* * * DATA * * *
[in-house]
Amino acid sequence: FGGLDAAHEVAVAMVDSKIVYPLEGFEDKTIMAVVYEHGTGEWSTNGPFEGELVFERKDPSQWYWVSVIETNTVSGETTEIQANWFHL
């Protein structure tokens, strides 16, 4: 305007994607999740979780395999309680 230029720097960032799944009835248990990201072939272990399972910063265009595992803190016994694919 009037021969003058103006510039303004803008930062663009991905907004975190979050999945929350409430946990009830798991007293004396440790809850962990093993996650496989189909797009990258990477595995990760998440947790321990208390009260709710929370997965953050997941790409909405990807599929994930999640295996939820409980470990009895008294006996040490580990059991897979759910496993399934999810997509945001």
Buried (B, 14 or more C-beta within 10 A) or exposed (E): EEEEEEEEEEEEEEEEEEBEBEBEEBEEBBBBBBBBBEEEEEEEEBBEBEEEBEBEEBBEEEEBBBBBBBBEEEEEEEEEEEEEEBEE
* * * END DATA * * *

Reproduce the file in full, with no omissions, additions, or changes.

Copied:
[in-house]
Amino acid sequence: FGGLDAAHEVAVAMVDSKIVYPLEGFEDKTIMAVVYEHGTGEWSTNGPFEGELVFERKDPSQWYWVSVIETNTVSGETTEIQANWFHL
């Protein structure tokens, strides 16, 4: 305007994607999740979780395999309680 230029720097960032799944009835248990990201072939272990399972910063265009595992803190016994694919 009037021969003058103006510039303004803008930062663009991905907004975190979050999945929350409430946990009830798991007293004396440790809850962990093993996650496989189909797009990258990477595995990760998440947790321990208390009260709710929370997965953050997941790409909405990807599929994930999640295996939820409980470990009895008294006996040490580990059991897979759910496993399934999810997509945001």
Buried (B, 14 or more C-beta within 10 A) or exposed (E): EEEEEEEEEEEEEEEEEEBEBEBEEBEEBBBBBBBBBEEEEEEEEBBEBEEEBEBEEBBEEEEBBBBBBBBEEEEEEEEEEEEEEBEE